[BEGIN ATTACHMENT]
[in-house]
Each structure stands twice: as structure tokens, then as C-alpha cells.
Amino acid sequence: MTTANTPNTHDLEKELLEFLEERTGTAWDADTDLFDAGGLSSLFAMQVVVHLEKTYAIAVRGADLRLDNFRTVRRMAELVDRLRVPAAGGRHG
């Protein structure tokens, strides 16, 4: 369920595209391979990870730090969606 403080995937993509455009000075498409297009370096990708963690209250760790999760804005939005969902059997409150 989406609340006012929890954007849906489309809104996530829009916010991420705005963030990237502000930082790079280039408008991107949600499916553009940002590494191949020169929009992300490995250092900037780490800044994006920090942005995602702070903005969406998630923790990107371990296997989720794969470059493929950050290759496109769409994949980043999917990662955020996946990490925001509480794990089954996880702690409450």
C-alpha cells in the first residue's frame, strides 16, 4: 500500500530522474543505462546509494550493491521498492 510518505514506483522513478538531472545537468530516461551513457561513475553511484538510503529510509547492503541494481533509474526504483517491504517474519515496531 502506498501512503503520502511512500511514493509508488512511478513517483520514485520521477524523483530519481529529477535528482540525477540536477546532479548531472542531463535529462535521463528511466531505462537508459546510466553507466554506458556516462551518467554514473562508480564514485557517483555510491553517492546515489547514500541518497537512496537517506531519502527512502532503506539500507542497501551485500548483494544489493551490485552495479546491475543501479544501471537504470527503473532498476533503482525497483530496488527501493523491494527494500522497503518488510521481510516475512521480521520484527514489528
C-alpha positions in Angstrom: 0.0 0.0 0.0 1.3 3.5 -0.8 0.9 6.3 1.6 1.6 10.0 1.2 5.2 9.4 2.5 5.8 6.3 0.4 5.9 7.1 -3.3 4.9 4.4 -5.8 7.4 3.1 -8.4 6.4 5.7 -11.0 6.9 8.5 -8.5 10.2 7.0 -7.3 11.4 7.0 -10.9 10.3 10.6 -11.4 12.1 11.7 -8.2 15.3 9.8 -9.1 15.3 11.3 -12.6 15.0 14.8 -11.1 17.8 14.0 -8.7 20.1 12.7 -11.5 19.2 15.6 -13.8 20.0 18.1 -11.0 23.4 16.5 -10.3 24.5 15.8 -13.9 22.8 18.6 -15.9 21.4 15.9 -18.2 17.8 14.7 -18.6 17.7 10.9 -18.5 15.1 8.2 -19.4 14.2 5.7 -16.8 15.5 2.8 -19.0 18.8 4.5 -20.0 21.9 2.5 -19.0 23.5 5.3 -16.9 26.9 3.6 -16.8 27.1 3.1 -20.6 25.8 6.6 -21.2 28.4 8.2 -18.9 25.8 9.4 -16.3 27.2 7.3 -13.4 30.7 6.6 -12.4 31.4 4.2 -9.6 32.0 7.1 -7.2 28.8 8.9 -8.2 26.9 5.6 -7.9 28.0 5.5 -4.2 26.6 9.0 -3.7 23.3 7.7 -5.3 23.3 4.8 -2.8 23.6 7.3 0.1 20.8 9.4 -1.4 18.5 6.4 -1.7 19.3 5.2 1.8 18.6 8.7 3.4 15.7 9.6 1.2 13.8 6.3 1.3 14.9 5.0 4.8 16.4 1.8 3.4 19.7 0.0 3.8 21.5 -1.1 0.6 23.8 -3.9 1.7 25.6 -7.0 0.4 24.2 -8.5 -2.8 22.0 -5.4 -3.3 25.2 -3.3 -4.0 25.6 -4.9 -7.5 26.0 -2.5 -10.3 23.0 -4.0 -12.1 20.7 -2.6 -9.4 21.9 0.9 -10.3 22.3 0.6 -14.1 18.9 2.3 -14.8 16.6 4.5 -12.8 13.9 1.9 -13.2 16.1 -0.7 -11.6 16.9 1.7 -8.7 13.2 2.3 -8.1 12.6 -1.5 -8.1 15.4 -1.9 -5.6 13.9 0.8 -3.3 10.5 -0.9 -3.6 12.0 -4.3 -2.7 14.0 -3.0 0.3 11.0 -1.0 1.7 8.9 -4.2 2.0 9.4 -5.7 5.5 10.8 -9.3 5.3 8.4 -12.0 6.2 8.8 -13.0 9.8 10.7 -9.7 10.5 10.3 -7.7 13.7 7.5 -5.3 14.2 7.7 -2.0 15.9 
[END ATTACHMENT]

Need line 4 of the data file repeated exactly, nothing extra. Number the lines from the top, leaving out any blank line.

């Protein structure tokens, strides 16, 4: 369920595209391979990870730090969606 403080995937993509455009000075498409297009370096990708963690209250760790999760804005939005969902059997409150 989406609340006012929890954007849906489309809104996530829009916010991420705005963030990237502000930082790079280039408008991107949600499916553009940002590494191949020169929009992300490995250092900037780490800044994006920090942005995602702070903005969406998630923790990107371990296997989720794969470059493929950050290759496109769409994949980043999917990662955020996946990490925001509480794990089954996880702690409450």